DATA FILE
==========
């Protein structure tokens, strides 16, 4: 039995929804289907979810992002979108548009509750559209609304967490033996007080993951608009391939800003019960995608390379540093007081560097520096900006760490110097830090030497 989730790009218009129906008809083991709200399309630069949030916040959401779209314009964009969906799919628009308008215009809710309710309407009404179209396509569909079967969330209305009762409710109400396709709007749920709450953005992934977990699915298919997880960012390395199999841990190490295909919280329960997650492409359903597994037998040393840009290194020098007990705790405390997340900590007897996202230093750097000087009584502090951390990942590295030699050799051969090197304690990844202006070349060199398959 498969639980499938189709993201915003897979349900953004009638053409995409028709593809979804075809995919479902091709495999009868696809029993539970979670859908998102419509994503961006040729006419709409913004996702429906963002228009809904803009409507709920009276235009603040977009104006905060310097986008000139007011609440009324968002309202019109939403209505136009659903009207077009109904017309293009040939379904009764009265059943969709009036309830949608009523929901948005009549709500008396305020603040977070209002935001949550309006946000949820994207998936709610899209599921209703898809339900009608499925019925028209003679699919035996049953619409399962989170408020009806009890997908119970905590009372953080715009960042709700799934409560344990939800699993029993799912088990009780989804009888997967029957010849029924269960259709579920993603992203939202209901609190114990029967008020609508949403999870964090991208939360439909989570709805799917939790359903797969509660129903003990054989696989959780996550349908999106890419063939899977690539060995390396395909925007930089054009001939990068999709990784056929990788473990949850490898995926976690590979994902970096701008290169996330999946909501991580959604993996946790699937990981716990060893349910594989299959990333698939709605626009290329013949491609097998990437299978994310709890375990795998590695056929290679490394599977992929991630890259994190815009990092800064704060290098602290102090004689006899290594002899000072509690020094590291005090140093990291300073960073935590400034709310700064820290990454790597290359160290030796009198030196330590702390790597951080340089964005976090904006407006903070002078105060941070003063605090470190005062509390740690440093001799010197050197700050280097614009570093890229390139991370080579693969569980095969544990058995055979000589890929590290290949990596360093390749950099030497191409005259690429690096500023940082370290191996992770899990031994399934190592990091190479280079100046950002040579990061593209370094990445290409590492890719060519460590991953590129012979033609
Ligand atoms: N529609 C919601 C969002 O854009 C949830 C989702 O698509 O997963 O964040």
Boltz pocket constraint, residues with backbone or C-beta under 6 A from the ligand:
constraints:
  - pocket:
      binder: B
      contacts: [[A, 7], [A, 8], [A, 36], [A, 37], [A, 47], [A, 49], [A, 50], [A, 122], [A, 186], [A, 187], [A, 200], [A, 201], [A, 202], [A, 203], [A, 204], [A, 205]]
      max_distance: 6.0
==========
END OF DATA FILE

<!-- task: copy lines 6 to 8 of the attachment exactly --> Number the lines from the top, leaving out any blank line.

      binder: B
      contacts: [[A, 7], [A, 8], [A, 36], [A, 37], [A, 47], [A, 49], [A, 50], [A, 122], [A, 186], [A, 187], [A, 200], [A, 201], [A, 202], [A, 203], [A, 204], [A, 205]]
      max_distance: 6.0